UK Release Date: 25th November 2016
Runtime: 78 minutes
Director: Benjamin Ree
Writer: Benjamin Ree, Linn-Jeanethe Kyed
Starring: Magnus Carlsen, Viswanathan Anand, Garry Kasparov, Henrik Carlsen
Synopsis: The story of a chess prodigy dubbed ‘The Mozart of Chess’, who rises from his youth in Norway to battle in a titanic clash for the World Chess Championship in India.
Chess isn’t the most cinematic of sports. Whilst dozens of movies about boxing are welcomed into cinemas, a couple of people pushing bits of wood around a board doesn’t exactly scream spectacle. And yet, numerous movies, including this year’s Queen of Katwe, have focused around the complex game. The latest of these films is the documentary Magnus, which tells the story of Magnus Carlsen – the current world champion and a former prodigy known as ‘The Mozart of Chess’. It’s an intriguing story, but unfortunately one told with very little in the way of cinematic flair.
We are introduced to Magnus Carlsen as he prepares for his world championship clash with formidable champion Viswanathan Anand in the latter’s home town of Chennai, India. Via archive footage, we then see Magnus as a child struggling to fit in until he finds his purpose in puzzles and chess. Magnus then rises through the ranks to become one of the youngest grandmasters in history on the way to his blockbuster battle with Anand. Given the construction of the film as a traditional sporting underdog story, the outcome is never really in doubt.
There is certainly the raw material here for a compelling documentary film. Director Benjamin Ree gets great access to the family archive and the footage of Magnus as a child is interesting, providing a glimpse at the kind of person who ultimately masters one of the most complicated games on the planet. Once this has been dispensed with, however, Ree’s film lurches forward in time for a linear, unimaginative description of Magnus’ life and career. Despite the early teases, Magnus never delves into the psyche or personality of its title character. We know Magnus is a fantastic chess player, but we don’t know how his head works. One talking head says that it’s as if he can “look into the matrix”, but we’re never quite sure what this means.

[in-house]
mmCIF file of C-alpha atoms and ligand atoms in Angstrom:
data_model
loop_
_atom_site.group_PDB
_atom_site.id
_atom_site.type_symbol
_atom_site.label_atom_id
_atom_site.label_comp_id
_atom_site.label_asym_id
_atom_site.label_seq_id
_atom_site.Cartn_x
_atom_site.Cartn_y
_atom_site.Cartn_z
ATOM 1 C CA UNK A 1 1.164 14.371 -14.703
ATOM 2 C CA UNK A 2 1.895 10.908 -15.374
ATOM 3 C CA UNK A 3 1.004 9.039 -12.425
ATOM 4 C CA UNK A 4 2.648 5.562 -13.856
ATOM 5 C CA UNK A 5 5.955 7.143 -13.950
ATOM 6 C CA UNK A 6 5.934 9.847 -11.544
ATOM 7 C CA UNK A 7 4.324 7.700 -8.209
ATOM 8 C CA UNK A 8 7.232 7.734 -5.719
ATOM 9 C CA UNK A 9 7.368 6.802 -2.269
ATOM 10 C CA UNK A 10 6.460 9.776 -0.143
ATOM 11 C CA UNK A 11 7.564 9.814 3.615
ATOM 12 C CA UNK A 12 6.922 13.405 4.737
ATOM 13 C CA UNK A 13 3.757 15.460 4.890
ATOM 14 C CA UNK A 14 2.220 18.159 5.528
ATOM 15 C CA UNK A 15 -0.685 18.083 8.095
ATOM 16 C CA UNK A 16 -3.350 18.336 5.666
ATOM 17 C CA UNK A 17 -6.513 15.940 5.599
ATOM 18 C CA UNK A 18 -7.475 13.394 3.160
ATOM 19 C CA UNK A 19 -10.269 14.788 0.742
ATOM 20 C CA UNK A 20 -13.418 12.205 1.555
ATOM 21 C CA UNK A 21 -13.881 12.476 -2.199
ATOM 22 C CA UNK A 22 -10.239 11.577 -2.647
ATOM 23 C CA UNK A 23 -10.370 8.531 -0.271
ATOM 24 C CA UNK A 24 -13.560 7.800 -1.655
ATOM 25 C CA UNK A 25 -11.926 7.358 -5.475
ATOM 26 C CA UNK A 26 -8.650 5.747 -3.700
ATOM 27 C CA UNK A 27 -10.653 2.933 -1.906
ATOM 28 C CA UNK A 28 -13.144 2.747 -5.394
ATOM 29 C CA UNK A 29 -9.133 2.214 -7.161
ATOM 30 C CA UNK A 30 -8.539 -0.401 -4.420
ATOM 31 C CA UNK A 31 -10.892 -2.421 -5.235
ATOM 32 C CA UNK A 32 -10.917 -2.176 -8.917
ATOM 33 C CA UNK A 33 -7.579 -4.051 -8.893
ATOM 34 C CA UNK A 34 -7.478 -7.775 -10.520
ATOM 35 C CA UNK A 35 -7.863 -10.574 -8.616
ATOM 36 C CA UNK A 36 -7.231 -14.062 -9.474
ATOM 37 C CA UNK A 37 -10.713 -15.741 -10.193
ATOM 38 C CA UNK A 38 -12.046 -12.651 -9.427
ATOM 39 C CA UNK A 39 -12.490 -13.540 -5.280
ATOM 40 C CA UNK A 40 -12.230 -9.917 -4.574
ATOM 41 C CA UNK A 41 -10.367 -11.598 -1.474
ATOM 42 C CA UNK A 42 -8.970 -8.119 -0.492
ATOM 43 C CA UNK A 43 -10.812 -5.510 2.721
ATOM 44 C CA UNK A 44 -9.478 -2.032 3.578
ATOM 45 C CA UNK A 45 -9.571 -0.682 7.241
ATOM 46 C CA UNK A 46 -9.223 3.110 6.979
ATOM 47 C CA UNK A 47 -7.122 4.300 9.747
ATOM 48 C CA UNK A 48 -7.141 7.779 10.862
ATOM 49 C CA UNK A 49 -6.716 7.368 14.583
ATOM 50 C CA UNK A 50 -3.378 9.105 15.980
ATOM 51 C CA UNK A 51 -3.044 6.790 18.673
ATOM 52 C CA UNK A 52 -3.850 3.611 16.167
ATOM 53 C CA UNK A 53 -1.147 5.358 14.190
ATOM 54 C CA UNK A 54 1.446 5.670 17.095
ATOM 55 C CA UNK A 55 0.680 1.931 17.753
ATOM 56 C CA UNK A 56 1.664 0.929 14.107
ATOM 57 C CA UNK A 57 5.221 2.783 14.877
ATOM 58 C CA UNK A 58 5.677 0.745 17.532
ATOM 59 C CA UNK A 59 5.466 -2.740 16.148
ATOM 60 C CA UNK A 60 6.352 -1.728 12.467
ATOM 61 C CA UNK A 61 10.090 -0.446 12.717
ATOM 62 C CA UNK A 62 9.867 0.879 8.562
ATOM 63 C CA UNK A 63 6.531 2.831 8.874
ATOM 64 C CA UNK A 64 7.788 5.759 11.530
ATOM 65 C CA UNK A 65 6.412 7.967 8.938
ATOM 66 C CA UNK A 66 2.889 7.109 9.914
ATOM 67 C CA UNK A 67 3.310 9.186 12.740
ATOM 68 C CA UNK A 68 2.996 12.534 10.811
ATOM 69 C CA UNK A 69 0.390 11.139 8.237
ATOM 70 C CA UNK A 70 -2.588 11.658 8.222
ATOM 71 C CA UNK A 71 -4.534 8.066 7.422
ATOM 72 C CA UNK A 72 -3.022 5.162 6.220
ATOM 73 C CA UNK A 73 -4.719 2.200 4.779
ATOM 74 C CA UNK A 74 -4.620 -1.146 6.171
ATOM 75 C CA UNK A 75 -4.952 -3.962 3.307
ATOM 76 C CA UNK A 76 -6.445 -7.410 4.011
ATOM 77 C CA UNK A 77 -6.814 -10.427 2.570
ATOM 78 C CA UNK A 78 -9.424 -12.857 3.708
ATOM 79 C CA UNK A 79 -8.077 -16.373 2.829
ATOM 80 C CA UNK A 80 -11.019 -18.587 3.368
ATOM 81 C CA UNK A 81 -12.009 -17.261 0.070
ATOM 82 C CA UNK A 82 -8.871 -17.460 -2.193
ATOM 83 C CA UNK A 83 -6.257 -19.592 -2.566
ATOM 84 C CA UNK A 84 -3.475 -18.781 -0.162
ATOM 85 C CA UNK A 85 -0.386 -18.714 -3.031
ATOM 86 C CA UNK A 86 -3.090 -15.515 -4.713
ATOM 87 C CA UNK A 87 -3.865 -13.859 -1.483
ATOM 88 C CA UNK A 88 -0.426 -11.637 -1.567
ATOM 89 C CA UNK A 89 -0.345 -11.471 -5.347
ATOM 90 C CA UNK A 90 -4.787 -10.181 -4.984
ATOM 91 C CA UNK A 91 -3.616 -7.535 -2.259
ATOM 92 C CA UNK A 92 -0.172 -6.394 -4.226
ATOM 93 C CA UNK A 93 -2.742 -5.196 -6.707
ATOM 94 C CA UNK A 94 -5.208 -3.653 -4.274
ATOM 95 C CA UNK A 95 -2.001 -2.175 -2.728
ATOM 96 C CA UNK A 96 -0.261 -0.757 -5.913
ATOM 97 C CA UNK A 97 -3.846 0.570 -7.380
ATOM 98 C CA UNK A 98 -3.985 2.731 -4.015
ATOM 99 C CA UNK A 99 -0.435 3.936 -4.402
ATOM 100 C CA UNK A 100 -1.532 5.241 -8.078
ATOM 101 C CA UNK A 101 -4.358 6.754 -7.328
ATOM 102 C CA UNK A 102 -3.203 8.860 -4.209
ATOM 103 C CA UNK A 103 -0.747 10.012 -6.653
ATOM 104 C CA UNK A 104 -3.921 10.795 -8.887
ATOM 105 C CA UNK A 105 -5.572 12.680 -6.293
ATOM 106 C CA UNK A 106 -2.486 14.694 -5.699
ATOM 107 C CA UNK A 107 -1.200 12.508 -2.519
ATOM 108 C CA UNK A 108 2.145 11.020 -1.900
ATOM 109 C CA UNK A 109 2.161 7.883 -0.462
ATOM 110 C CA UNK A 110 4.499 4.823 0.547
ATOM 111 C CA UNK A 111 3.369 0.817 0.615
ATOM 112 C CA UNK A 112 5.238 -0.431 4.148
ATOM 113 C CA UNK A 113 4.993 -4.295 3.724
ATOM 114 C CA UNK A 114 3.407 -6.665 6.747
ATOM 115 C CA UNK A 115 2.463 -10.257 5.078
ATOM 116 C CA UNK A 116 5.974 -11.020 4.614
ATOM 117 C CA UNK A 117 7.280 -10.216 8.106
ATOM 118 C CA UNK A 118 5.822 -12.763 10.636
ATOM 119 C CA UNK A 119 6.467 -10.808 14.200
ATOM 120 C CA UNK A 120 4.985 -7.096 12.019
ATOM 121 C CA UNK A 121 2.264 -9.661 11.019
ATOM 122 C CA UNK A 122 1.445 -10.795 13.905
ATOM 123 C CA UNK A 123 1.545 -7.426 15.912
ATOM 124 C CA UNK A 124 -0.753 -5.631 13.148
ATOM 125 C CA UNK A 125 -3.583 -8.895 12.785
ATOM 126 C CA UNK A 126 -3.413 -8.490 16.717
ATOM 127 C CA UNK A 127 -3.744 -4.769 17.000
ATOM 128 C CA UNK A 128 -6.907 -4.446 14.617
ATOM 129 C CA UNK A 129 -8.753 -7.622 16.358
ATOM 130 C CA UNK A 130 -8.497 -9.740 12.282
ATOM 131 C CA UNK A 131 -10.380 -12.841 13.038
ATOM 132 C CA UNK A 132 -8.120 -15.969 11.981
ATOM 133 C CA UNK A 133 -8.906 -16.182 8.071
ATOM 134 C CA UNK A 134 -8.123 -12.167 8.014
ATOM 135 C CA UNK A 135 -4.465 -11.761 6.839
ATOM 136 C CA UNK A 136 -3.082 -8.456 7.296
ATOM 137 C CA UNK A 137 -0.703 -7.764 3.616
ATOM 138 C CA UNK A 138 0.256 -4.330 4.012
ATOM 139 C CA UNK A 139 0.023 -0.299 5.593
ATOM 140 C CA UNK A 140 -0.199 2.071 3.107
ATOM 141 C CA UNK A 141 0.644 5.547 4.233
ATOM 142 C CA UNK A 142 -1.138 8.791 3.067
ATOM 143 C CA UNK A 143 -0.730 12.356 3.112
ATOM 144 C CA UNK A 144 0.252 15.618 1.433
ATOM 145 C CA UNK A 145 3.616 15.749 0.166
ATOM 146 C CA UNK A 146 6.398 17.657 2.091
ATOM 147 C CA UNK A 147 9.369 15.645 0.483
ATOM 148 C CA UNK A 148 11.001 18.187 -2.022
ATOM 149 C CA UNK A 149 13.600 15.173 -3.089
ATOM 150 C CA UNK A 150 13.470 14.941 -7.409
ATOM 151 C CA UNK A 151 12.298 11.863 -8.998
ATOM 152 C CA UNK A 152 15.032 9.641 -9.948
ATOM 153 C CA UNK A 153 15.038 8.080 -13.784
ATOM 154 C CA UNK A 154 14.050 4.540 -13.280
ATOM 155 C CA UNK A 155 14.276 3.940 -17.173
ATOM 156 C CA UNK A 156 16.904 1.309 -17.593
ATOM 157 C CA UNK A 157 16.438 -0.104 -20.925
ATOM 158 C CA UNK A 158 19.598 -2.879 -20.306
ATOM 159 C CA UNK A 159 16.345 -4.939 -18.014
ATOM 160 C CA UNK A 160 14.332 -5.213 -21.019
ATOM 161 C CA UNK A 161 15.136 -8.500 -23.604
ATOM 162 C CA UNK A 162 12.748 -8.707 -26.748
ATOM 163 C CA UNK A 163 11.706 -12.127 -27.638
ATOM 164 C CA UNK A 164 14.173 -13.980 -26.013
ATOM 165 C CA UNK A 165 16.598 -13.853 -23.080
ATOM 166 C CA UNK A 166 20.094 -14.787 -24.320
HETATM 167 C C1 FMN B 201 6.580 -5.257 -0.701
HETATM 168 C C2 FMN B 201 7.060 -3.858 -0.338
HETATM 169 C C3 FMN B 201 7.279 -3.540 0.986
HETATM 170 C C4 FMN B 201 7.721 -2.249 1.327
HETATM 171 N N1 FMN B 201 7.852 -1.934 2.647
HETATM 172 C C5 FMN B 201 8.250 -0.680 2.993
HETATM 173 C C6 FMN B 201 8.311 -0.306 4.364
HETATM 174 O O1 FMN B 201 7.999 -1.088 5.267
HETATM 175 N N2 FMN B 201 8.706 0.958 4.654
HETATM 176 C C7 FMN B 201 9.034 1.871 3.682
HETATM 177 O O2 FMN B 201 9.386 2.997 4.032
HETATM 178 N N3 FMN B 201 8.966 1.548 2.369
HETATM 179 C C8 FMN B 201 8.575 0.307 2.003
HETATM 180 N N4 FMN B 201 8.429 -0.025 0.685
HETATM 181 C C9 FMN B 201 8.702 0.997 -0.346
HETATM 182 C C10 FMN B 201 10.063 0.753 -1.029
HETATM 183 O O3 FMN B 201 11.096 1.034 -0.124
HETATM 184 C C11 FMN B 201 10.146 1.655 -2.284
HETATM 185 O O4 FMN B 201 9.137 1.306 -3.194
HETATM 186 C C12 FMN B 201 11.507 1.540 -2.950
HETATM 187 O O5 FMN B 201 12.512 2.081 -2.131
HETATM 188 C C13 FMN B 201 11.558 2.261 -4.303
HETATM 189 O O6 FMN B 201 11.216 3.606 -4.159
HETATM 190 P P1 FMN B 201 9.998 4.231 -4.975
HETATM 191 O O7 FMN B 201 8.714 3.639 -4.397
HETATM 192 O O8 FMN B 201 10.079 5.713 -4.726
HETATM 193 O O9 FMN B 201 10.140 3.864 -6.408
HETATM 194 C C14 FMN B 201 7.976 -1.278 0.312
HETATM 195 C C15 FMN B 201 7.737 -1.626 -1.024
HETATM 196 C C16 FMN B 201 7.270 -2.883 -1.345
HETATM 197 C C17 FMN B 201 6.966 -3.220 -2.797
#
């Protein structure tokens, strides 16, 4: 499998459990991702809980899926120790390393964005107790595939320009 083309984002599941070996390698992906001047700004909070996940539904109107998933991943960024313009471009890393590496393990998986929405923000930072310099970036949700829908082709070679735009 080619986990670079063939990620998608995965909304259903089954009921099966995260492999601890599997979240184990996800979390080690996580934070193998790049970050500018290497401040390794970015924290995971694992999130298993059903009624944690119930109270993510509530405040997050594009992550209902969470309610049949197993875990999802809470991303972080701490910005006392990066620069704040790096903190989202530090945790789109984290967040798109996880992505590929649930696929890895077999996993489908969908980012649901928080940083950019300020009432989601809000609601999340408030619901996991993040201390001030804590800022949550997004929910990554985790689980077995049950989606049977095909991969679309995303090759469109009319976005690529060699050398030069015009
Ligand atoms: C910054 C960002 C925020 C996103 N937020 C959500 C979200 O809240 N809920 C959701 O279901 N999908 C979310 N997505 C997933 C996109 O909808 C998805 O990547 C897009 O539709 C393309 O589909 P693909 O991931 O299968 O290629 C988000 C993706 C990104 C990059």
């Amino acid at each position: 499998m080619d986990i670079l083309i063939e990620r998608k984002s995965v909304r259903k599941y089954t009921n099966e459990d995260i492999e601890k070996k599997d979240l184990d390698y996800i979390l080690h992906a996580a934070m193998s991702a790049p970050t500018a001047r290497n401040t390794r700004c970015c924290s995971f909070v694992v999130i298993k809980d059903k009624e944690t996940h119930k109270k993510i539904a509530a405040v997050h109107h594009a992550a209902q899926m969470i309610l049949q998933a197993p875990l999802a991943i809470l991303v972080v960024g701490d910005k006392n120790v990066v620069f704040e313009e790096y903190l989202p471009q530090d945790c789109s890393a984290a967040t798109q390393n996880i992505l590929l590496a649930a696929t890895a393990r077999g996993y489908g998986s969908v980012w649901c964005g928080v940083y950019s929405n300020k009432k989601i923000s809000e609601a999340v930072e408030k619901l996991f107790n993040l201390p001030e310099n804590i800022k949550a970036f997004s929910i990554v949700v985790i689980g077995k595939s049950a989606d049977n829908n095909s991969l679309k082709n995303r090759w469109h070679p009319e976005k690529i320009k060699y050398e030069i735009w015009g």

Magnus also struggles to communicate exactly what it is that makes chess an interesting spectator sport. The key to a great documentary is making it subject gripping regardless of prior knowledge and that’s something that this film is unable to do for the complex lexicon chess, which remains entirely impenetrable even as the credits roll. This robs the climactic world championship bout of much in the way of tension as it’s almost impossible for a layman to work out what’s happening in the matches.
It doesn’t help that the film’s pacing is all over the place. Ree sprints through the early stages of Magnus’ life, only to spend an enormous amount of time going through various stages of a qualifying chess tournament. There’s a fascination with the physical machinations of chess that is never communicated to the audience and this means that we spend a great deal of time watching these events play out. Far more interesting scenes, such as the remarkable spectacle of Magnus beating ten players simultaneously whilst blindfolded, are given relatively little screen time, despite being a far more effective communicator of Magnus’ prowess.
Ultimately, Magnus is something of a missed opportunity, taking a great story and an interesting central character and focusing on entirely the wrong aspects of the narrative. With a little more attention to what makes Magnus tick beneath the surface and a greater, more detailed explanation of the inner workings of the chess world, this could have been one of the more compelling documentary films of the year. Unfortunately, it finds itself sitting a lot nearer the bottom of the genre pile, with its king trapped only a few moves away from a clear checkmate.
Pop or Poop?
Despite a great central story, Magnus fails to capitalise and produce something exciting. The best documentaries illuminate subjects that the audience might not be familiar with, but this one doesn’t seem to have any interest in guiding the audience through the world of competitive chess. That, in itself, is not a problem, but we don’t get to know our protagonist either and, in a movie named after him, that’s a very bad move indeed.
Do you agree with my review? Let me know in the comments section.
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